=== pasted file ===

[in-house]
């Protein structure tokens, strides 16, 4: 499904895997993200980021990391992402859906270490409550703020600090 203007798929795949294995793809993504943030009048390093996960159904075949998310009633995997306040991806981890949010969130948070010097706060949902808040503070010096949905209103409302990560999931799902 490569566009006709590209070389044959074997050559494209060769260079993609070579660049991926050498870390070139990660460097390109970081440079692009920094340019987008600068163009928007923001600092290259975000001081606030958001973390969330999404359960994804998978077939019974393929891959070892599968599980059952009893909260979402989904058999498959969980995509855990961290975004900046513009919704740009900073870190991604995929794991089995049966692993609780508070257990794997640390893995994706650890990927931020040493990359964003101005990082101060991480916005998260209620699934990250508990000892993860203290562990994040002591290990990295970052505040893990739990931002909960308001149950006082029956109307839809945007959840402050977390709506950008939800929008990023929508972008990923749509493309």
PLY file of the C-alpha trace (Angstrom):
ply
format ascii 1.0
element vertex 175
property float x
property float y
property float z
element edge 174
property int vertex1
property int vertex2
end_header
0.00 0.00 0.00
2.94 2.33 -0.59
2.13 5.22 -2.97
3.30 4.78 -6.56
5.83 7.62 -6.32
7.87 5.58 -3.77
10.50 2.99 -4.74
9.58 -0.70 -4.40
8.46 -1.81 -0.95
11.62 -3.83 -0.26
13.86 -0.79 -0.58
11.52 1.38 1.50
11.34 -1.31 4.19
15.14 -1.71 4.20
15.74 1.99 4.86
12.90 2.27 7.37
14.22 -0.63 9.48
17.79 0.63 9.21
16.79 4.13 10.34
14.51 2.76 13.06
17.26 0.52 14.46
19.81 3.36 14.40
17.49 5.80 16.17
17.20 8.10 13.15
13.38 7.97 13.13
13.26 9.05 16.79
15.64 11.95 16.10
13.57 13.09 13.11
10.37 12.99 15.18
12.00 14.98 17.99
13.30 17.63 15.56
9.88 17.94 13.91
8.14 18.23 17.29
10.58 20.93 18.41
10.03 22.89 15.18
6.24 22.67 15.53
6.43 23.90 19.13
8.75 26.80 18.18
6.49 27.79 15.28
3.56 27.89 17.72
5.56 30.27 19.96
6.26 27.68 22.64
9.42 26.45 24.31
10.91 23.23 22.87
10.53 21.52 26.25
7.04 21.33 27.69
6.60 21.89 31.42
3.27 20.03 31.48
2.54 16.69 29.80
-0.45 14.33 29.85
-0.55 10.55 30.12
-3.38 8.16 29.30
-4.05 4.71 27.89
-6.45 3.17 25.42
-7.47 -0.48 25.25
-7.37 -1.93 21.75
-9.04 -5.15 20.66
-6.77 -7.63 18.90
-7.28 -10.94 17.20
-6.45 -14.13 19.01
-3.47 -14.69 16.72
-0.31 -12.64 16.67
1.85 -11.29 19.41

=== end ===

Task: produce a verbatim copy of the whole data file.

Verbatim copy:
[in-house]
């Protein structure tokens, strides 16, 4: 499904895997993200980021990391992402859906270490409550703020600090 203007798929795949294995793809993504943030009048390093996960159904075949998310009633995997306040991806981890949010969130948070010097706060949902808040503070010096949905209103409302990560999931799902 490569566009006709590209070389044959074997050559494209060769260079993609070579660049991926050498870390070139990660460097390109970081440079692009920094340019987008600068163009928007923001600092290259975000001081606030958001973390969330999404359960994804998978077939019974393929891959070892599968599980059952009893909260979402989904058999498959969980995509855990961290975004900046513009919704740009900073870190991604995929794991089995049966692993609780508070257990794997640390893995994706650890990927931020040493990359964003101005990082101060991480916005998260209620699934990250508990000892993860203290562990994040002591290990990295970052505040893990739990931002909960308001149950006082029956109307839809945007959840402050977390709506950008939800929008990023929508972008990923749509493309």
PLY file of the C-alpha trace (Angstrom):
ply
format ascii 1.0
element vertex 175
property float x
property float y
property float z
element edge 174
property int vertex1
property int vertex2
end_header
0.00 0.00 0.00
2.94 2.33 -0.59
2.13 5.22 -2.97
3.30 4.78 -6.56
5.83 7.62 -6.32
7.87 5.58 -3.77
10.50 2.99 -4.74
9.58 -0.70 -4.40
8.46 -1.81 -0.95
11.62 -3.83 -0.26
13.86 -0.79 -0.58
11.52 1.38 1.50
11.34 -1.31 4.19
15.14 -1.71 4.20
15.74 1.99 4.86
12.90 2.27 7.37
14.22 -0.63 9.48
17.79 0.63 9.21
16.79 4.13 10.34
14.51 2.76 13.06
17.26 0.52 14.46
19.81 3.36 14.40
17.49 5.80 16.17
17.20 8.10 13.15
13.38 7.97 13.13
13.26 9.05 16.79
15.64 11.95 16.10
13.57 13.09 13.11
10.37 12.99 15.18
12.00 14.98 17.99
13.30 17.63 15.56
9.88 17.94 13.91
8.14 18.23 17.29
10.58 20.93 18.41
10.03 22.89 15.18
6.24 22.67 15.53
6.43 23.90 19.13
8.75 26.80 18.18
6.49 27.79 15.28
3.56 27.89 17.72
5.56 30.27 19.96
6.26 27.68 22.64
9.42 26.45 24.31
10.91 23.23 22.87
10.53 21.52 26.25
7.04 21.33 27.69
6.60 21.89 31.42
3.27 20.03 31.48
2.54 16.69 29.80
-0.45 14.33 29.85
-0.55 10.55 30.12
-3.38 8.16 29.30
-4.05 4.71 27.89
-6.45 3.17 25.42
-7.47 -0.48 25.25
-7.37 -1.93 21.75
-9.04 -5.15 20.66
-6.77 -7.63 18.90
-7.28 -10.94 17.20
-6.45 -14.13 19.01
-3.47 -14.69 16.72
-0.31 -12.64 16.67
1.85 -11.29 19.41